ALL POSITIONS FILLED: Income-Source Discrimination in Rental Housing Markets
Email application to Madeline Carrola at email@example.com
Housing affordability in the U.S. remains an ongoing challenge, which local and federal strategic planning and policies have attempted to address. Part of this crisis includes income-source discrimination. As its name suggests, “source of income discrimination” involves landlords refusing to rent to individuals based on their source rather than lack of income. Examples include housing vouchers and other non-wage income. This form of housing discrimination exists outside the purview of the Fair Housing Act, leaving states and municipalities to implement and enforce their own source of income protections.
This project explores income source discrimination as a case of class and status discrimination. Eluding federal statutes, source of income discrimination may operate more perniciously to reproduce class and racial inequalities in where people are allowed to live – a starting point for other inequalities. In particular, this research engages the following questions:
· How do income-source discrimination policies shape tenant and landlord strategies in tight rental markets?
· How do variations in policies affect rates and perceptions of income-source discrimination?
Answering these questions will include audit testing, in-depth interviews, and case analysis. I am seeking one to two undergraduate research assistants for Summer 2023 to primarily help with audit testing (2 credit hours). Audit testing will involve preparing rental applications and varying the income source on the applications to see if discrimination is occurring. The research assistant may also assist with interview transcription and literature review. Due to the nature of audit testing, attention to detail is a necessity.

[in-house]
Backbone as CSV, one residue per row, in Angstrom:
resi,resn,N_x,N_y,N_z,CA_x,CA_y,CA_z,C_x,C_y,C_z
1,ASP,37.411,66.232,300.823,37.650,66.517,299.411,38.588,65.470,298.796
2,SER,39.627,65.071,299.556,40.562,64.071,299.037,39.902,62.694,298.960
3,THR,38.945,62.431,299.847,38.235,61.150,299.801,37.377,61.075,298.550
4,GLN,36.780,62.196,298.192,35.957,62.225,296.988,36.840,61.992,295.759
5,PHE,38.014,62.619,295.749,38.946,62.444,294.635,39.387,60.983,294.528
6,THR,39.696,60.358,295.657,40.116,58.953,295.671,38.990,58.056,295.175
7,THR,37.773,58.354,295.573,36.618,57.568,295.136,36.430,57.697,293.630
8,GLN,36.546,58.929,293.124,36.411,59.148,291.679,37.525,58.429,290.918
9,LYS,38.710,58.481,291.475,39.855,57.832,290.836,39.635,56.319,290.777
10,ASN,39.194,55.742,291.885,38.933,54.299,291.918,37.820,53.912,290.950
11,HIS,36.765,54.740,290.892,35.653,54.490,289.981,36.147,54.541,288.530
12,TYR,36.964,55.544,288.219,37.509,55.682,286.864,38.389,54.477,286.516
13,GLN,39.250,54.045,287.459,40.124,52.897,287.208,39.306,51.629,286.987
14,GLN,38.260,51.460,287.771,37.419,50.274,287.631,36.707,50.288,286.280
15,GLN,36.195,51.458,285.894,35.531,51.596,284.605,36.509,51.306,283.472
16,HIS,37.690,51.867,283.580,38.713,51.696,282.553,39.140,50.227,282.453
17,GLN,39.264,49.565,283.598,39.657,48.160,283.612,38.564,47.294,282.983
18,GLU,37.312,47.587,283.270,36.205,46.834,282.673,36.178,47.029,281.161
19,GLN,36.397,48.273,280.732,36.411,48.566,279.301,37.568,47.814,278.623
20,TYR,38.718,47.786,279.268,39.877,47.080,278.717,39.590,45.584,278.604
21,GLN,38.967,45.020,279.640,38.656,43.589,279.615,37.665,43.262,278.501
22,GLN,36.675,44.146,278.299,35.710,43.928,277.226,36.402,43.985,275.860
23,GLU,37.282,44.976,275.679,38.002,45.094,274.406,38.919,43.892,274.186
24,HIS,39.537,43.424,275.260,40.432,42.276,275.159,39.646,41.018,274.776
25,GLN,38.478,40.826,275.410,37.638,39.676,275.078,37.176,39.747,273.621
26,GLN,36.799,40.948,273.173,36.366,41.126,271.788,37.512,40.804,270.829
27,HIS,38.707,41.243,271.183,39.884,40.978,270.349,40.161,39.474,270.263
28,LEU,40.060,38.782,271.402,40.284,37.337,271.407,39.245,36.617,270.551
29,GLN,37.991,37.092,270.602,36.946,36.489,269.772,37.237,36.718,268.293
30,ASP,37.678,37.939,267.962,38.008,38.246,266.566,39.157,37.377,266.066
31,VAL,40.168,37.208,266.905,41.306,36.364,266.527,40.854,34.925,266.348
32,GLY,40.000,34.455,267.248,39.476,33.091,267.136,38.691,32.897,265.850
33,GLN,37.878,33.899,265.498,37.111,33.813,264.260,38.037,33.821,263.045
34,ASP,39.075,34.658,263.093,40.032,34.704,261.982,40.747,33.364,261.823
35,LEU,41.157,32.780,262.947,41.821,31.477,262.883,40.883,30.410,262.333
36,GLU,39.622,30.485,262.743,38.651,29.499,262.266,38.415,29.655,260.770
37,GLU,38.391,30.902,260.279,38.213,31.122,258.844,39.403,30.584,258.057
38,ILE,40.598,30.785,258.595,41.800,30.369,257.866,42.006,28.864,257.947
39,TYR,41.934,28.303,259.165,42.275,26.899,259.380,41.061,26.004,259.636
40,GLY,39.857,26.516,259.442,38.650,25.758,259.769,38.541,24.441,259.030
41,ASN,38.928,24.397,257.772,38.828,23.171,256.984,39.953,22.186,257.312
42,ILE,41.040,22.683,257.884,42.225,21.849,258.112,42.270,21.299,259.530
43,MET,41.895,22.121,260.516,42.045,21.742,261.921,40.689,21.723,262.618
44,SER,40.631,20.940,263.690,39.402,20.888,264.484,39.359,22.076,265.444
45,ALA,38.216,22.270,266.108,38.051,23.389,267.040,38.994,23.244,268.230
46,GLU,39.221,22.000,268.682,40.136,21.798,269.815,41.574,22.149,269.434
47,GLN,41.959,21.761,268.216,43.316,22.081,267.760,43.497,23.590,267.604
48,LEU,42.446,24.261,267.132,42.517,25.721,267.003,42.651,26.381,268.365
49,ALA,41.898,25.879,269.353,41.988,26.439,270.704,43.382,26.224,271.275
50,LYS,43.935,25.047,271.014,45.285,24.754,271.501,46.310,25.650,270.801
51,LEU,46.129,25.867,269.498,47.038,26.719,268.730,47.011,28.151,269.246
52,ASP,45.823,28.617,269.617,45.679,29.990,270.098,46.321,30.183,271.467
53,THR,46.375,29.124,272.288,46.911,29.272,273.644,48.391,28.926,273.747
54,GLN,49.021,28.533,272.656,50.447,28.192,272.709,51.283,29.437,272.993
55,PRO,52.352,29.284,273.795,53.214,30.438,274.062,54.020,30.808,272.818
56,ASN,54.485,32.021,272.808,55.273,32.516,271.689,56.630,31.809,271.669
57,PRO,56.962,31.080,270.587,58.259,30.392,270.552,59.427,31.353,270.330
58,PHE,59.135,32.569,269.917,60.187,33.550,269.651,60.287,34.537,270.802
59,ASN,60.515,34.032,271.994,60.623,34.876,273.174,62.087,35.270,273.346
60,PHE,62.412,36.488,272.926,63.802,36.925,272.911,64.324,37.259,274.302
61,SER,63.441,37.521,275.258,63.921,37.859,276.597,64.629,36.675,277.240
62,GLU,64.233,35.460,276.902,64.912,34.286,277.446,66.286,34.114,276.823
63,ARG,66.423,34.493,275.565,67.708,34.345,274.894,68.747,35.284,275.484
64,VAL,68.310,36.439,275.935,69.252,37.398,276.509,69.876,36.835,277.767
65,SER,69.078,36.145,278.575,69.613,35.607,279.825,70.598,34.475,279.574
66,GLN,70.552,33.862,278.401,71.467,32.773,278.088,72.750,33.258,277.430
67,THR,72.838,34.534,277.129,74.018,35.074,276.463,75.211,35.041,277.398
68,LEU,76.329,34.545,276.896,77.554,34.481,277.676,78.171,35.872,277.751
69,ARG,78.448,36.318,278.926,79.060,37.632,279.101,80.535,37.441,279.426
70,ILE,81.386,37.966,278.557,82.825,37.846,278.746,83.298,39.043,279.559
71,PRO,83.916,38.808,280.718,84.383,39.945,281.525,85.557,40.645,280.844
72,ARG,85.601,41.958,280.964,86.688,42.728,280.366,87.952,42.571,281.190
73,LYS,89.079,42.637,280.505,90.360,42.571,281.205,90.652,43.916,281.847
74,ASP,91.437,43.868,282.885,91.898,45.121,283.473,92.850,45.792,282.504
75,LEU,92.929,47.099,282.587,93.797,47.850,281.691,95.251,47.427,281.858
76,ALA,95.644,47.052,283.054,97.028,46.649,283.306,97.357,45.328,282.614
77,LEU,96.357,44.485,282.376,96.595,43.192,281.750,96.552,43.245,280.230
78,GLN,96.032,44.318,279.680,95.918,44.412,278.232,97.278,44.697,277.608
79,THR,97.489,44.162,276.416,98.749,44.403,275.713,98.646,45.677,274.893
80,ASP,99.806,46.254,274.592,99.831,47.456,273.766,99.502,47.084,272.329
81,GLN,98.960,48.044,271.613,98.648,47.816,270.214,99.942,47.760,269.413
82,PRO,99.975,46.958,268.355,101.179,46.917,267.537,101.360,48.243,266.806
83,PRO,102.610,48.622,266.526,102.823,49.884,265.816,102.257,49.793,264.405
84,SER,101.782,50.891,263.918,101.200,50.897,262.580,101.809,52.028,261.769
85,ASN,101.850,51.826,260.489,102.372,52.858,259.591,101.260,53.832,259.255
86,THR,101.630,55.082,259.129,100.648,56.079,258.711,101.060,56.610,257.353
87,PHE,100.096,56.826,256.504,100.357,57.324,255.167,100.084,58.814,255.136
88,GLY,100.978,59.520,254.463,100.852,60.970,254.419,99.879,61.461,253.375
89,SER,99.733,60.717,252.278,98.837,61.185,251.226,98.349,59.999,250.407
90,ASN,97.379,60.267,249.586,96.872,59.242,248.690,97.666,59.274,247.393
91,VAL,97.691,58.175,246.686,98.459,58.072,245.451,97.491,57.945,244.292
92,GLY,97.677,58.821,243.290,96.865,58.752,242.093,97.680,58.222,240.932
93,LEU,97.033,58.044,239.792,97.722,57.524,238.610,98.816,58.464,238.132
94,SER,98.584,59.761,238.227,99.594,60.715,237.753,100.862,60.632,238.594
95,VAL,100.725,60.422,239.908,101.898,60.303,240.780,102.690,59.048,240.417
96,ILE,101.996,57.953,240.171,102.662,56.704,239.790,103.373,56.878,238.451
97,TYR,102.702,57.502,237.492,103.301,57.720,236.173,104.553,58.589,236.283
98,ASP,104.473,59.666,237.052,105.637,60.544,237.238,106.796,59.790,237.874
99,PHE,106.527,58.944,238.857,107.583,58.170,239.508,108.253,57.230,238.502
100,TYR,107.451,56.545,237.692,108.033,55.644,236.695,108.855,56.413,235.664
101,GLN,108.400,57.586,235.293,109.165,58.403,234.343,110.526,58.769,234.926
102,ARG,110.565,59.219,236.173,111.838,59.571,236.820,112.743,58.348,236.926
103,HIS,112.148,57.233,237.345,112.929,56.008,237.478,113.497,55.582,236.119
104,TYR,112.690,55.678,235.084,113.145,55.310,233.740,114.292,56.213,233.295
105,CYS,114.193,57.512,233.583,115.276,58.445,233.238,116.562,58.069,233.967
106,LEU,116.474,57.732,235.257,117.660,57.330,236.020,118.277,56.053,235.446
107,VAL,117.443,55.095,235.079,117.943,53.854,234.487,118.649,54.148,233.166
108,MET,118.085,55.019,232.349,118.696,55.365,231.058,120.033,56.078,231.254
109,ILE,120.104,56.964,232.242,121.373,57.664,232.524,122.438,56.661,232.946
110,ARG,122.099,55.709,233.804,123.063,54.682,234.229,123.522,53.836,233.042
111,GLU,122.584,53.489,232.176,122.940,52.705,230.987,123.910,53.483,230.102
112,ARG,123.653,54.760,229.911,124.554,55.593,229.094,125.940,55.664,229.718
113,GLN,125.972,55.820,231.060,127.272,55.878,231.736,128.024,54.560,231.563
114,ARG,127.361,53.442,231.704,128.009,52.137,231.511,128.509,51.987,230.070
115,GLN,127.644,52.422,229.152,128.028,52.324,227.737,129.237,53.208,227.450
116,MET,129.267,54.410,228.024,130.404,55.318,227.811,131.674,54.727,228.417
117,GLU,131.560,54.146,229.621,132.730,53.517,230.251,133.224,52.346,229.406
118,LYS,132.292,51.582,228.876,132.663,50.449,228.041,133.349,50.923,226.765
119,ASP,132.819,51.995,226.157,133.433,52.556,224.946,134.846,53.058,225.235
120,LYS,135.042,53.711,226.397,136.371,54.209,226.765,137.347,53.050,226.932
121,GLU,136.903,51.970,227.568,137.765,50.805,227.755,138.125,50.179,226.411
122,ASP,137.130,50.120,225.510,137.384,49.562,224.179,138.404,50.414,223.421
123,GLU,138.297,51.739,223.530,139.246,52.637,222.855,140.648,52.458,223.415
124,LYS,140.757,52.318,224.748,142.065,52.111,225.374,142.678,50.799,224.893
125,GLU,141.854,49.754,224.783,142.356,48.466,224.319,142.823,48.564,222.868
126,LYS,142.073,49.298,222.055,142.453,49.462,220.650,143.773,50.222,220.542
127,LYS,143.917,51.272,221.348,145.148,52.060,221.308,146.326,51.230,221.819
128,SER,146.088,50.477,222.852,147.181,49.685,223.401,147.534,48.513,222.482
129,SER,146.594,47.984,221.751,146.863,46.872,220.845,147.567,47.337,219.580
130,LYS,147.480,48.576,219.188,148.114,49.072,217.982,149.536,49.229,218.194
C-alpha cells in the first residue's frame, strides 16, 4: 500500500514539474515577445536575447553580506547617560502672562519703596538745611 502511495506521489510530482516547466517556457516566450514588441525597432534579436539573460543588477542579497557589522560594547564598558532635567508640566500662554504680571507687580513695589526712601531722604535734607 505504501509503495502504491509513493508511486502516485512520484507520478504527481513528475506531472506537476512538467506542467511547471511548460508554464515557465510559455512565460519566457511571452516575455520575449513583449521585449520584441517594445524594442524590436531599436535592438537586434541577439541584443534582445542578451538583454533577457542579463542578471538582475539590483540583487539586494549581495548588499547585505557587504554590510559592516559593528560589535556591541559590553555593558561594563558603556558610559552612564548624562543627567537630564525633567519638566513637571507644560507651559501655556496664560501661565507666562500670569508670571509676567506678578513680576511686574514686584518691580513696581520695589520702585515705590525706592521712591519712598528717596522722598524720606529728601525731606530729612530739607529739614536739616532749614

This position would be a great opportunity for those interested in housing, discrimination, or urban environments.
Applicants should be responsive, detail-oriented, able to work collaboratively and independently, and have a growth mindset. A GPA of 3.0 is preferred but not required. Prior research methods training and experience are NOT required. Non-Sociology majors are welcome to apply.
To apply: Please email Madeline Carrola at firstname.lastname@example.org with a copy of your resume and brief responses (2-4 sentences) to the following questions:
1. Why are you interested in working on this project, and what do you hope to gain from working on this project?
2. What would you consider to be one of your strengths?
3. What is one area in which you would like to grow or continue developing?
Please feel free to reach out with any questions!
ALL POSITIONS FILLED: Assessing Religion as a Source of Support for Black LGB Individuals
Email application to Luther Young at email@example.com